|US6141292 *||Aug 26, 1999||Oct 31, 2000||Samsung Electronics Co., Ltd.||Clock generating circuits that utilize analog pump signals to provide fast synchronization and reduced delay skew|
|US6172934 *||Nov 12, 1999||Jan 9, 2001||Nec Corporation||Semiconductor memory device preventing a malfunction caused by a defective main word line|
|US6246628 *||Mar 29, 2000||Jun 12, 2001||Fujitsu Limited||Semiconductor memory device having read/write amplifiers disposed for respective memory segments|
|US6320783 *||Sep 19, 2000||Nov 20, 2001||Hyundai Electronics Industries Co., Ltd.||Nonvolatile ferroelectric memory device and circuit for driving the same|
|US6760247 *||Sep 27, 2002||Jul 6, 2004||Texas Instruments Incorporated||Methods and apparatus for flexible memory access|
|US6990036 *||Dec 30, 2003||Jan 24, 2006||Intel Corporation||Method and apparatus for multiple row caches per bank|
|US7050351||Dec 30, 2003||May 23, 2006||Intel Corporation||Method and apparatus for multiple row caches per bank|
|US7126843 *||Aug 9, 2002||Oct 24, 2006||Kabushiki Kaisha Toshiba||Semiconductor memory device using magnetoresistive effect|
|US7558941 *||Jun 30, 2005||Jul 7, 2009||Intel Corporation||Automatic detection of micro-tile enabled memory|
|US7765366||Jul 27, 2010||Intel Corporation||Memory micro-tiling|
|US7808278||May 7, 2008||Oct 5, 2010||Rambus Inc.||Driver calibration methods and circuits|
|US7835202 *||Sep 28, 2007||Nov 16, 2010||Broadcom Corporation||Power-saving semiconductor memory|
|US7990758 *||Oct 11, 2010||Aug 2, 2011||Broadcom Corporation||Power saving semiconductor memory|
|US8010754||Aug 30, 2011||Intel Corporation||Memory micro-tiling|
|US8237468||Aug 7, 2012||Rambus Inc.||Driver calibration methods and circuits|
|US8253751 *||Jun 30, 2005||Aug 28, 2012||Intel Corporation||Memory controller interface for micro-tiled memory access|
|US8332598||Jun 23, 2005||Dec 11, 2012||Intel Corporation||Memory micro-tiling request reordering|
|US8531894 *||Apr 20, 2011||Sep 10, 2013||Hynix Semiconductor Inc.||Semiconductor memory device having low power consumption type column decoder and read operation method thereof|
|US8607328||Mar 4, 2005||Dec 10, 2013||David Hodges||Methods and systems for automated system support|
|US8866830||Aug 17, 2012||Oct 21, 2014||Intel Corporation||Memory controller interface for micro-tiled memory access|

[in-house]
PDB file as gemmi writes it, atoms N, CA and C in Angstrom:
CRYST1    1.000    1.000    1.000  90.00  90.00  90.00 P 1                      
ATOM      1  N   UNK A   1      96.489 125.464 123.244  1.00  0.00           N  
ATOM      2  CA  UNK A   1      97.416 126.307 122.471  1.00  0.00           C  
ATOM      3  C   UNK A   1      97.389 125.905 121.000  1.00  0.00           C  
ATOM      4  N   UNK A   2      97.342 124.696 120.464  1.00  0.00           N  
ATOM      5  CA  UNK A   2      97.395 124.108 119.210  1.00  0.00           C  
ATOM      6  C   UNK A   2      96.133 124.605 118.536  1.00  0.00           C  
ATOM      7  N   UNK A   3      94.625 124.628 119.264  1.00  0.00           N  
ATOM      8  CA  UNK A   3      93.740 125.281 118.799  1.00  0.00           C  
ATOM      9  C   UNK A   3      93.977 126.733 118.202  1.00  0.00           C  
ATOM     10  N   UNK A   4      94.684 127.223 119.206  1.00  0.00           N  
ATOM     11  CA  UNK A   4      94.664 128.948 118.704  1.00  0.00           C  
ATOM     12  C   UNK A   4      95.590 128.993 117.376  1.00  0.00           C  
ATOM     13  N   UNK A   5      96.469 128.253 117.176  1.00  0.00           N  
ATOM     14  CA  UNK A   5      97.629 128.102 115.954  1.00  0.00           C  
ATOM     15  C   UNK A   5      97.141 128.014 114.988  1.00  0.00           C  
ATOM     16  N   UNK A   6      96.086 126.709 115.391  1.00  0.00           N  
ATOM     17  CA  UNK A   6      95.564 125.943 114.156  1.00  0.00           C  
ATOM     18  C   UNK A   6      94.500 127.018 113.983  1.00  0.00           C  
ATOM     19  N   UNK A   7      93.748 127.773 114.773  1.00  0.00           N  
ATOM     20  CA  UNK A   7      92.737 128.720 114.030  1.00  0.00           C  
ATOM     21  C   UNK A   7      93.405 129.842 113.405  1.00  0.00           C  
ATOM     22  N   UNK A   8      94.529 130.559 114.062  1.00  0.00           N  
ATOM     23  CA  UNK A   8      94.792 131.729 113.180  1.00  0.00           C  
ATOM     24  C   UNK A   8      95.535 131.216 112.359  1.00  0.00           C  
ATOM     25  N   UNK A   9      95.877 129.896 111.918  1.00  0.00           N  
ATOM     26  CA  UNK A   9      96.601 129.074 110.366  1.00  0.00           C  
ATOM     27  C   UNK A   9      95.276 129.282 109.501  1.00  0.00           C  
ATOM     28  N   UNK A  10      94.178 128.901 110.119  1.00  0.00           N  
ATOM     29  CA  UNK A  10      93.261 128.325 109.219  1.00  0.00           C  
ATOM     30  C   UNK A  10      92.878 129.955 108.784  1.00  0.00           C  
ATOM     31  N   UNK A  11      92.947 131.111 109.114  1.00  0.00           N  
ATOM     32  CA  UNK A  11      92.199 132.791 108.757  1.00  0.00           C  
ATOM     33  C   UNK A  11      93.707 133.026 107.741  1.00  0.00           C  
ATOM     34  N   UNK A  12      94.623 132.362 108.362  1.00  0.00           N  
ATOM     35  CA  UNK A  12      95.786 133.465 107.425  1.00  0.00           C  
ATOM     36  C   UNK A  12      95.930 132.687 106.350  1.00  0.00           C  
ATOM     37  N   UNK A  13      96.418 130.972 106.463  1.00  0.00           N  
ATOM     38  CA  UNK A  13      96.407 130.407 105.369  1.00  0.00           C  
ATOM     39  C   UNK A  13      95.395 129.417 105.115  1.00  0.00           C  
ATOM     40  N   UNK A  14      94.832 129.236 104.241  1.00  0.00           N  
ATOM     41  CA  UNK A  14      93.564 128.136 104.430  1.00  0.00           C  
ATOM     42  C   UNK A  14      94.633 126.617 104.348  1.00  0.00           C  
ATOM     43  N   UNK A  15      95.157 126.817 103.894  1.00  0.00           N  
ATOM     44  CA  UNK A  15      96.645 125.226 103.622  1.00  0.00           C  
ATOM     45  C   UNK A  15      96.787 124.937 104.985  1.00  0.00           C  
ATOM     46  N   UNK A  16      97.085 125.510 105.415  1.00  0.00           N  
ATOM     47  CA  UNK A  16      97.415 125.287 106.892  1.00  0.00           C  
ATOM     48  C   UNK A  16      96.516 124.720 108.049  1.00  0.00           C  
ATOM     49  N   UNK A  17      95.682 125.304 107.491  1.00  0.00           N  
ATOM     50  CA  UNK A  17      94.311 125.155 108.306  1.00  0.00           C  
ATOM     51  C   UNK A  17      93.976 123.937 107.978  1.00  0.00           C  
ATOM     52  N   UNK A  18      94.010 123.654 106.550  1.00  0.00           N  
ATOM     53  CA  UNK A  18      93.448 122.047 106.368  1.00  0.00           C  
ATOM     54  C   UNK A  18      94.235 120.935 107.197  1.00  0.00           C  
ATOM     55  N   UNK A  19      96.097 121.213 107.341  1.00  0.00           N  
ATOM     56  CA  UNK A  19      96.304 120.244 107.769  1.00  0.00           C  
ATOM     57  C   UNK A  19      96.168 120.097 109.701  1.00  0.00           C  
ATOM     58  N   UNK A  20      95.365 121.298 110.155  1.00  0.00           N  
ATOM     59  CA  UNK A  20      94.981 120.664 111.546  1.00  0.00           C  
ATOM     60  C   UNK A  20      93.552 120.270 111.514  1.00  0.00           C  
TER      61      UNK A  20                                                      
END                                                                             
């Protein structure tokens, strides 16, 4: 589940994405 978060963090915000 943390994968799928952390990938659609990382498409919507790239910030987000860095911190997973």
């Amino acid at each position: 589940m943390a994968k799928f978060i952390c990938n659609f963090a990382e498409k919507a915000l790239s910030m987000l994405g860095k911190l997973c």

|US8878860||Dec 28, 2006||Nov 4, 2014||Intel Corporation||Accessing memory using multi-tiling|
|US8929164||Mar 5, 2012||Jan 6, 2015||Micron Technology, Inc.||Apparatuses and methods for adjustment of data strobe signals|
|US8988100||Aug 6, 2012||Mar 24, 2015||Rambus Inc.||Driver calibration methods and circuits|
|US20030156450 *||Aug 9, 2002||Aug 21, 2003||Tomoki Higashi||Semiconductor memory device using magnetoresistive effect|
|US20040062107 *||Sep 27, 2002||Apr 1, 2004||Katsuo Komatsuzaki||Methods and apparatus for flexible memory access|
|US20050146974 *||Dec 30, 2003||Jul 7, 2005||Halbert John B.||Method and apparatus for multiple row caches per bank|
|US20050146975 *||Dec 30, 2003||Jul 7, 2005||Halbert John B.||Method and apparatus for multiple row caches per bank|
|US20060294264 *||Jun 23, 2005||Dec 28, 2006||James Akiyama||Memory micro-tiling speculative returns|
|US20060294325 *||Jun 23, 2005||Dec 28, 2006||James Akiyama||Memory micro-tiling|
|US20060294328 *||Jun 23, 2005||Dec 28, 2006||James Akiyama||Memory micro-tiling request reordering|
|US20070005890 *||Jun 30, 2005||Jan 4, 2007||Douglas Gabel||Automatic detection of micro-tile enabled memory|
|US20070013704 *||Jun 30, 2005||Jan 18, 2007||Macwilliams Peter||Memory controller interface for micro-tiled memory access|
|US20080162802 *||Dec 28, 2006||Jul 3, 2008||James Akiyama||Accessing memory using multi-tiling|
|US20080276831 *||May 6, 2008||Nov 13, 2008||Hideyuki Nakamura||Car body structure|
|US20090003120 *||Sep 28, 2007||Jan 1, 2009||Broadcom Corporation||Power-saving semiconductor memory|
|US20100122046 *||Jan 20, 2010||May 13, 2010||James Akiyama||Memory Micro-Tiling|
|US20100318311 *||Dec 16, 2010||Rambus Inc.||Driver Calibration Methods and Circuits|
|US20110026310 *||Oct 11, 2010||Feb 3, 2011||Broadcom Corporation||Power-saving semiconductor memory|
|US20110199841 *||Aug 18, 2011||Hynix Semiconductor Inc.||Semiconductor memory device having low power consumption type column decoder and read operation method thereof|
|WO1999060479A1 *||Mar 3, 1999||Nov 25, 1999||Intel Corporation||Single and multiple channel memory detection and sizing|
|U.S. Classification||365/230.03, 365/230.06|
|International Classification||G11C11/408, G11C11/4091, G11C8/14, G11C7/06|
|Cooperative Classification||G11C8/14, G11C11/4085, G11C11/4091, G11C7/06|
|European Classification||G11C11/4091, G11C8/14, G11C11/408C, G11C7/06|
|Apr 11, 1997||AS||Assignment|
Owner name: RAMBUS, INC., CALIFORNIA
Free format text: ASSIGNMENT OF ASSIGNORS INTEREST;ASSIGNORS:BARTH, RICHARD M.;STARK, DONALD C.;LAI, LAWRENCE;AND OTHERS;REEL/FRAME:008444/0700;SIGNING DATES FROM 19970312 TO 19970401
|Jun 20, 2000||RF||Reissue application filed|
Effective date: 20000426